Forty years after prostate-specific antigen (PSA) was identified and nearly 20 years after it became available for prostate cancer screening, the US Preventive Services Task Force (USPSTF) recently recommended against PSA-based screening.1 In the interim, millions of men have been tested. Because PSA is not cancer-specific and because prostate cancer’s aggressiveness varies widely, controversy and debate about PSA screening were predictable from the outset.
The American Cancer Society advises clinicians to provide “information about the uncertainties, risks, and potential benefits” to help men “reach a screening decision based on their personal values”. But the idea that physicians could initiate truly informed discussion was wishful thinking, because clinicians and patients had to consider an enormous list of probability estimates and uncertainties: What PSA cut-off is best? What level should trigger repeat PSA testing or biopsy? How often should we repeat either? What is the patient’s pretest probability of cancer? What is the chance that a PSA test plus a biopsy will find cancer, if it exists? Will any cancer found be clinically important? Will this patient prefer surgery, radiation therapy or watchful waiting? What are the probabilities of serious side-effects from each treatment, and how will this patient weigh them? Most importantly, will screening reduce this patient’s risk of death from prostate cancer?
Thus, patients were not really making informed decisions, and office-based discussion of the pros and cons of PSA testing was essentially a charade. Instead, most patients’ decisions reflected their general concerns about cancer or their general inclination to accept (or resist) medical interventions.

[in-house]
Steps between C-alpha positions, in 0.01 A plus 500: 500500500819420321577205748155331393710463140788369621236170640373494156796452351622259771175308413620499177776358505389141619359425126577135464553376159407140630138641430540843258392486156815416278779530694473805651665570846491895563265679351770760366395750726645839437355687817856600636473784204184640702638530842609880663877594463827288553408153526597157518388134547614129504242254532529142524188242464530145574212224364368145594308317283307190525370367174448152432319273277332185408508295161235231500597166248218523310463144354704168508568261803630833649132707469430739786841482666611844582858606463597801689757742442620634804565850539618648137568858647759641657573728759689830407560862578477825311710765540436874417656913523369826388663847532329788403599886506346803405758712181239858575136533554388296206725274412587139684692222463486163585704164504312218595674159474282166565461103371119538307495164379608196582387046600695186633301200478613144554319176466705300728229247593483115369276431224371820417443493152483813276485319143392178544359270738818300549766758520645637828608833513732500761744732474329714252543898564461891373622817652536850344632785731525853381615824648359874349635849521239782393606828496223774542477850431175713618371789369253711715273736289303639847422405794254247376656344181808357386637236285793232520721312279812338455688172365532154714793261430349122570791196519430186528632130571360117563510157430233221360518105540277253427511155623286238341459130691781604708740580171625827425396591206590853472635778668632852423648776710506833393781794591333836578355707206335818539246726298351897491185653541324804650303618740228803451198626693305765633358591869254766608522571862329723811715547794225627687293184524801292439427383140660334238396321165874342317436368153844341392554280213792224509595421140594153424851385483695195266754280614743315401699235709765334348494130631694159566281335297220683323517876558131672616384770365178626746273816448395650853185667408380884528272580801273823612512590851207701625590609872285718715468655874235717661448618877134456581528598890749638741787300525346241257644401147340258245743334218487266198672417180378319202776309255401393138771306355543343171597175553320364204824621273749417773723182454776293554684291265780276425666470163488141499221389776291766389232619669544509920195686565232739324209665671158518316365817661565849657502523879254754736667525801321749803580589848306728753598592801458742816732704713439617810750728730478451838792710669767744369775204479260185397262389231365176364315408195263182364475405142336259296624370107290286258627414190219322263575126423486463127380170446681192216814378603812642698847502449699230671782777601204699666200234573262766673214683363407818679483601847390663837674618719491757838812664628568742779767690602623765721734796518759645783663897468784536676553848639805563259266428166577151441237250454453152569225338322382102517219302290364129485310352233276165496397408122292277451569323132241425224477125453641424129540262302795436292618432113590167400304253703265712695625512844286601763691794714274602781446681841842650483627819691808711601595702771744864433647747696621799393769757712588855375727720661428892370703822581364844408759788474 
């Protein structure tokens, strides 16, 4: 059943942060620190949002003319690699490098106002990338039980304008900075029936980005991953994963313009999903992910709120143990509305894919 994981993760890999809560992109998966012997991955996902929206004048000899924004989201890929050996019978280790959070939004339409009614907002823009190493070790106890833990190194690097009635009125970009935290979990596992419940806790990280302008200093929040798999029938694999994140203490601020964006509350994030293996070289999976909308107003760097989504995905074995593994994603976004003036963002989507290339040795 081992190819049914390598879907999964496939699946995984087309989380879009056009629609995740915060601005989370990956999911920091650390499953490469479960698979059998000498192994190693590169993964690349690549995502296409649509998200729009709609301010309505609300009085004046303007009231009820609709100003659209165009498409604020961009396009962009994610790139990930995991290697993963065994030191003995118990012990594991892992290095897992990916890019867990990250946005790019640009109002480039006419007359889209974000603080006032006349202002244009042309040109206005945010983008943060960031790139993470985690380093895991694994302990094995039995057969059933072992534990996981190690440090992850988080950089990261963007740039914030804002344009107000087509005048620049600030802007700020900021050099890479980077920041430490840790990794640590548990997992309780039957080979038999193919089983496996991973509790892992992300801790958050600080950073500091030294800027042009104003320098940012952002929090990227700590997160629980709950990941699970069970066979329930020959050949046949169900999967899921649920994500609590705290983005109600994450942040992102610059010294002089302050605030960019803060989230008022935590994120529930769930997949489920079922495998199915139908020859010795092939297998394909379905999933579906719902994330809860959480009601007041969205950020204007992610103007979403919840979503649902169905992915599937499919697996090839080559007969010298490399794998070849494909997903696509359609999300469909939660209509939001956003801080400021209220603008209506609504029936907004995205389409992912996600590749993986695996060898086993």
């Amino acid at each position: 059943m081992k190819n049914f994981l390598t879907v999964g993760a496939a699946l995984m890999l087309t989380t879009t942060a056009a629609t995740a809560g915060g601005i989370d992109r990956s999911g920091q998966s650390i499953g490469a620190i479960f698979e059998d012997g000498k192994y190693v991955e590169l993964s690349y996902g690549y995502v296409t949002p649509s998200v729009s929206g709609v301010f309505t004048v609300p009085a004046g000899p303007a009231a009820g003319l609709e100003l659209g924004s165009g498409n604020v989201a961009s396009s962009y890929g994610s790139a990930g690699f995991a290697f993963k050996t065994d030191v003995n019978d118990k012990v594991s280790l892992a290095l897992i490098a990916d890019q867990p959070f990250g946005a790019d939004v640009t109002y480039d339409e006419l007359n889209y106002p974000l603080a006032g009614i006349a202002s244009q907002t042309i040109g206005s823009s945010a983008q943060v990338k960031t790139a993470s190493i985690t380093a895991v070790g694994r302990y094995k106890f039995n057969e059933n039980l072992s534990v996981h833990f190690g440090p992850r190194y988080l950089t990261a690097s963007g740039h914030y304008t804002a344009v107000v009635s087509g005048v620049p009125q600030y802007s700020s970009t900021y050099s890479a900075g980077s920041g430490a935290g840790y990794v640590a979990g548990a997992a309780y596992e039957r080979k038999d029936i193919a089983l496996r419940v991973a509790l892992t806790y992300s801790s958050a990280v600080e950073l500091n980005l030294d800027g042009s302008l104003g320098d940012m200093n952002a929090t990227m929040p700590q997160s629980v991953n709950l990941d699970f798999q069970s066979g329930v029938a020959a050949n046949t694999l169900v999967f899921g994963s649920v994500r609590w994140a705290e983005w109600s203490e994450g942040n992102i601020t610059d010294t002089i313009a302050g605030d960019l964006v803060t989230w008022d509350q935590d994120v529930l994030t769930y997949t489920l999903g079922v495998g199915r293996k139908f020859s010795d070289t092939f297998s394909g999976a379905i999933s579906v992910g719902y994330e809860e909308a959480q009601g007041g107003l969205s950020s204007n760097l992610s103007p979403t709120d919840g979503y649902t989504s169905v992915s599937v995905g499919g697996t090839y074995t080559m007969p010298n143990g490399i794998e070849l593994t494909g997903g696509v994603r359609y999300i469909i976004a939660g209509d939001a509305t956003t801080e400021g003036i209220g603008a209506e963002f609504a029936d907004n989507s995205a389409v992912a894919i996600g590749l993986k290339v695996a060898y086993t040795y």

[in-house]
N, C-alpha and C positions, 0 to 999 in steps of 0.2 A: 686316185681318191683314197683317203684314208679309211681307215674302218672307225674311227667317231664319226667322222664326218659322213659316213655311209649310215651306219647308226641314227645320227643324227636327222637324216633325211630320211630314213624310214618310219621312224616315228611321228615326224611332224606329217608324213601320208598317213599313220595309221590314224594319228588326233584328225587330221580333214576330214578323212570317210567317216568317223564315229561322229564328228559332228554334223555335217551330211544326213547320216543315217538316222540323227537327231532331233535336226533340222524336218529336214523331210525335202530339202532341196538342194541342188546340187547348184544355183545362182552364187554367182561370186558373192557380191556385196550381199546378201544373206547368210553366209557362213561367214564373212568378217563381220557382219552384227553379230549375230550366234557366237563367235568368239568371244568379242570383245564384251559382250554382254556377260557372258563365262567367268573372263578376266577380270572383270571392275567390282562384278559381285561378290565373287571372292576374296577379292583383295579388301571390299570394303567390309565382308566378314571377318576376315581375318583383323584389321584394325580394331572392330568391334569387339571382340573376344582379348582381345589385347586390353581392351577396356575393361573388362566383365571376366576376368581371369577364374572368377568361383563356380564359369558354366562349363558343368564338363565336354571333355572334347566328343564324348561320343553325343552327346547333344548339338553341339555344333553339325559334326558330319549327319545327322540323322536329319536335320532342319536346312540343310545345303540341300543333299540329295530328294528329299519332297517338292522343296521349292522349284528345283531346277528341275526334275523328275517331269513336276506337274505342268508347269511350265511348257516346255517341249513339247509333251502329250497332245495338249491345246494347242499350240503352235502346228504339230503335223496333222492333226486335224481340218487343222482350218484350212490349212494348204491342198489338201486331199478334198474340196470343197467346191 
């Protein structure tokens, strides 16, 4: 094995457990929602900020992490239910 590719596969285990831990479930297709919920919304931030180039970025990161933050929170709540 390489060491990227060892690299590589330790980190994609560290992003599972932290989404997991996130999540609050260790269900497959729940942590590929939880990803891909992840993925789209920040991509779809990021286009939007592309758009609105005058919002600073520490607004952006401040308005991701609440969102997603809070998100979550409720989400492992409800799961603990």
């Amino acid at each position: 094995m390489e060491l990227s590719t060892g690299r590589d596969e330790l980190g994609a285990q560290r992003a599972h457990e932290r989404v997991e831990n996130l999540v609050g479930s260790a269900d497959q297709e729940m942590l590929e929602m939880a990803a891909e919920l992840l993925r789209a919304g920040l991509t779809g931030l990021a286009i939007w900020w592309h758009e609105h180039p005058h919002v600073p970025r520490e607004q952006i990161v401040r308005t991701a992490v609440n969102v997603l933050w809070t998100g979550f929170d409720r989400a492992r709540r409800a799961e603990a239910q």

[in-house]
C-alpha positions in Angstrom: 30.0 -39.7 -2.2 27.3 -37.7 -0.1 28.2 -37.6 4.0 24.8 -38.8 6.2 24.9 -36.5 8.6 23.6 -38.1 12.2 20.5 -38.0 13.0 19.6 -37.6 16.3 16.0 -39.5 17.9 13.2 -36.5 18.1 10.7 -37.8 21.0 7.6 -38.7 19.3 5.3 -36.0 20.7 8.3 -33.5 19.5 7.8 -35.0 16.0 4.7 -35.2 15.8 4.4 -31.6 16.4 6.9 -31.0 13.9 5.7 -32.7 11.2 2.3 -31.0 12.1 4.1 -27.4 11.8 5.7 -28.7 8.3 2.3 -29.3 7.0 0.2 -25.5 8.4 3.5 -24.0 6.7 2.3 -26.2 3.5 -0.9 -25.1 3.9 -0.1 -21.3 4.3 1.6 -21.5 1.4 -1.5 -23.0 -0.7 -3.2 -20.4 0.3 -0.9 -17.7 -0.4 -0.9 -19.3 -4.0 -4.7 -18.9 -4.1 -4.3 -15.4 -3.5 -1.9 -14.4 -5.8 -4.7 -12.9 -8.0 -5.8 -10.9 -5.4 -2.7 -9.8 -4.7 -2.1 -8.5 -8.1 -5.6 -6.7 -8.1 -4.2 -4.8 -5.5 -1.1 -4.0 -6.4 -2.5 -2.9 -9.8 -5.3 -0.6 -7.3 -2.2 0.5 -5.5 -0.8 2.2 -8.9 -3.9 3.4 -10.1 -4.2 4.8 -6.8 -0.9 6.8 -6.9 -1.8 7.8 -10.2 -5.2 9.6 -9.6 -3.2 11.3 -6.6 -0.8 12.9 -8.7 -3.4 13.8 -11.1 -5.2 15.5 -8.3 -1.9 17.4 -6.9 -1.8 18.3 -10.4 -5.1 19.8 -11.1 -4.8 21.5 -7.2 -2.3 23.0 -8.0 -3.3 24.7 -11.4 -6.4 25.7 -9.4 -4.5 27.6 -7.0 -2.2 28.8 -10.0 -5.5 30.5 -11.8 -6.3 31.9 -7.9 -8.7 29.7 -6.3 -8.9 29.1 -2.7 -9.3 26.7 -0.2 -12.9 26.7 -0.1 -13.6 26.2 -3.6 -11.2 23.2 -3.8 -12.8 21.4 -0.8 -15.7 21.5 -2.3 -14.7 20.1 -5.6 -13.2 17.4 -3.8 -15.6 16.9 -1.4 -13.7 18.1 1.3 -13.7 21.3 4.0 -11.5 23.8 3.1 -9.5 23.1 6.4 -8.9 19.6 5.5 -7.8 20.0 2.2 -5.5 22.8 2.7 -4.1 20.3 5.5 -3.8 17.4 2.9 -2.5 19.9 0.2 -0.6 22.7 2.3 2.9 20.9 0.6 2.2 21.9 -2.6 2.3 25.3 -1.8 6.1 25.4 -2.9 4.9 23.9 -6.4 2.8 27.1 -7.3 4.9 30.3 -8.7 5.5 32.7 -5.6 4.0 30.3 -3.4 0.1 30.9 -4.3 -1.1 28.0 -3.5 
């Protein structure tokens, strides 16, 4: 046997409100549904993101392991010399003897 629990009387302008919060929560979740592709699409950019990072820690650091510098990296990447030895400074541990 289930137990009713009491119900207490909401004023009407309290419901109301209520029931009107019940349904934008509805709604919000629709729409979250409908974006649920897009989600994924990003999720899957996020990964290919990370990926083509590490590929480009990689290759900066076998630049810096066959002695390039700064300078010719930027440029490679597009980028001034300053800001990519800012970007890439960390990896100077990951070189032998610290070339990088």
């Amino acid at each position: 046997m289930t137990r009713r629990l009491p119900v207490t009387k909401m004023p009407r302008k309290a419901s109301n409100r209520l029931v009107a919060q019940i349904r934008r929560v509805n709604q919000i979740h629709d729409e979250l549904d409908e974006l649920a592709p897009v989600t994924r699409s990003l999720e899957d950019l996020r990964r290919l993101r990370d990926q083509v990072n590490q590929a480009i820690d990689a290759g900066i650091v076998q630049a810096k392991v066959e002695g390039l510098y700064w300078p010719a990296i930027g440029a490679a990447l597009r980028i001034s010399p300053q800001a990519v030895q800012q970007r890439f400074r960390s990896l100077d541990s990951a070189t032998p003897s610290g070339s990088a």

In March 2009, initial results of the two major screening trials were finally available. Unfortunately, they created more confusion than clarity. A US trial showed no mortality benefit from screening; a European trial showed a small reduction in prostate cancer-related mortality, but large numbers of men received aggressive treatment to benefit few. Both trials had important methodological limitations (addressed by the USPSTF). Discussions with patients about screening have therefore become even more difficult, since clinicians must now add another layer of uncertainty: explaining why two huge randomised trials were less than definitive and why experts disagree about their interpretation.
A second issue lies at the interface of clinical practice, public health and responsible stewardship of healthcare resources. Although the USPSTF explicitly does not consider costs, policymakers cannot ignore economic aspects of screening. Using data from the European screening trial, researchers have estimated that €3.86 million ($5.2 million) would have to be spent on screening (and the interventions that follow it) to prevent one death from prostate cancer.
That estimate does not appear to include the costs of excessive serial PSA testing and repeated office-based encounters to discuss screening or interpret fluctuating PSA results. The extraordinary time, effort and costs associated with the PSA-screening enterprise must be evaluated against other claims on healthcare spending and physicians’ time and energy. For two decades, primary care physicians have been expected to present a flawed screening test to patients, cloaking the flaws in an elaborate ritual of informed decision-making. In turn, men have been expected to make sense of a confusing mix of hypothetical outcomes. Although the USPSTF recommendation is unlikely to end the PSA controversy, a document finally exists that should provide guidance to clinicians and policymakers.
- Screening for prostate cancer: draft recommendation statement. Rockville, MD: US Preventive Services Task Force 2011.